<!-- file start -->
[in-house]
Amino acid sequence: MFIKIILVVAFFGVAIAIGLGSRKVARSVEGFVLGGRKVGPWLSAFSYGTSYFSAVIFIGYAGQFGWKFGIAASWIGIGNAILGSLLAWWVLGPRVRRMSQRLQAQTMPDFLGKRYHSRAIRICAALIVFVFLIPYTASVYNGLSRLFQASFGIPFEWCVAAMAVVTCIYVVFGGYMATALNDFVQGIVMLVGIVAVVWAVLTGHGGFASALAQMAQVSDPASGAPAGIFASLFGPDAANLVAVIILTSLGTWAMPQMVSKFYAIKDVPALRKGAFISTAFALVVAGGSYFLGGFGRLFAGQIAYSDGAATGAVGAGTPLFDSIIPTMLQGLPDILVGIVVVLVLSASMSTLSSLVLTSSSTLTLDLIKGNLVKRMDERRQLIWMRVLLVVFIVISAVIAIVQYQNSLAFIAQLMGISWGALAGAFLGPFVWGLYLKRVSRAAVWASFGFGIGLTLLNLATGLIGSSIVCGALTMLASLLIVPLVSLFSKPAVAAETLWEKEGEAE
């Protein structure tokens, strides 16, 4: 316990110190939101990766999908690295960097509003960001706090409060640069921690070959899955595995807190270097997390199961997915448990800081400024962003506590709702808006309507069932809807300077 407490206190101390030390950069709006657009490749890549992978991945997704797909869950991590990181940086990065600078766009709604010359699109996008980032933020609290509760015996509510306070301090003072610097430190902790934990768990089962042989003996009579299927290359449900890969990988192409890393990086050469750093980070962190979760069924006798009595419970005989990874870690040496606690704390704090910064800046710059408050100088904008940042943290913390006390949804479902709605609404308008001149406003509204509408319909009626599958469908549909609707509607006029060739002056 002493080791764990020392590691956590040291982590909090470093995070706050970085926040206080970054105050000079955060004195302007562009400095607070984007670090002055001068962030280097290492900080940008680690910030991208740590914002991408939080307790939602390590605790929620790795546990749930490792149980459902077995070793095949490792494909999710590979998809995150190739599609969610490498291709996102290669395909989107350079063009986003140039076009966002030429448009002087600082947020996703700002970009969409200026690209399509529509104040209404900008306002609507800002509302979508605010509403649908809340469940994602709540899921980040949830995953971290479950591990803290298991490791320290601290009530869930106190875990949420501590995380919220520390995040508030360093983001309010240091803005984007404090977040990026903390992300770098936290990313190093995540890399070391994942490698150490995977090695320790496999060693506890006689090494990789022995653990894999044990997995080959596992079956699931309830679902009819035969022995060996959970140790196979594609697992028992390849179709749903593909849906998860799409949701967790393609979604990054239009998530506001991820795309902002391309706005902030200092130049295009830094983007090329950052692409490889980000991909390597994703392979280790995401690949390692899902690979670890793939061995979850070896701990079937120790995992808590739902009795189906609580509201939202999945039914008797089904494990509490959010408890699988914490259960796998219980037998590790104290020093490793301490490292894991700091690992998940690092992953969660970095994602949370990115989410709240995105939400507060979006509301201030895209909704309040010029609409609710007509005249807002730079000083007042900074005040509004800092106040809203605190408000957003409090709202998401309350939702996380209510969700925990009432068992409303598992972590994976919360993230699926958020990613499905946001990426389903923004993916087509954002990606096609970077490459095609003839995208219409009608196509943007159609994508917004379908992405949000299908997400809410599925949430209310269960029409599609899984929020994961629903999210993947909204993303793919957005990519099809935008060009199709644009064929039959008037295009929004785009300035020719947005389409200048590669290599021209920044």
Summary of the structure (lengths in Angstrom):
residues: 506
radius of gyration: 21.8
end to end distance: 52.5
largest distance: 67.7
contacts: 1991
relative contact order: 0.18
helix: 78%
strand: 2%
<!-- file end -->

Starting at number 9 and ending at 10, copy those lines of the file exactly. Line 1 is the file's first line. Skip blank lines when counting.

contacts: 1991
relative contact order: 0.18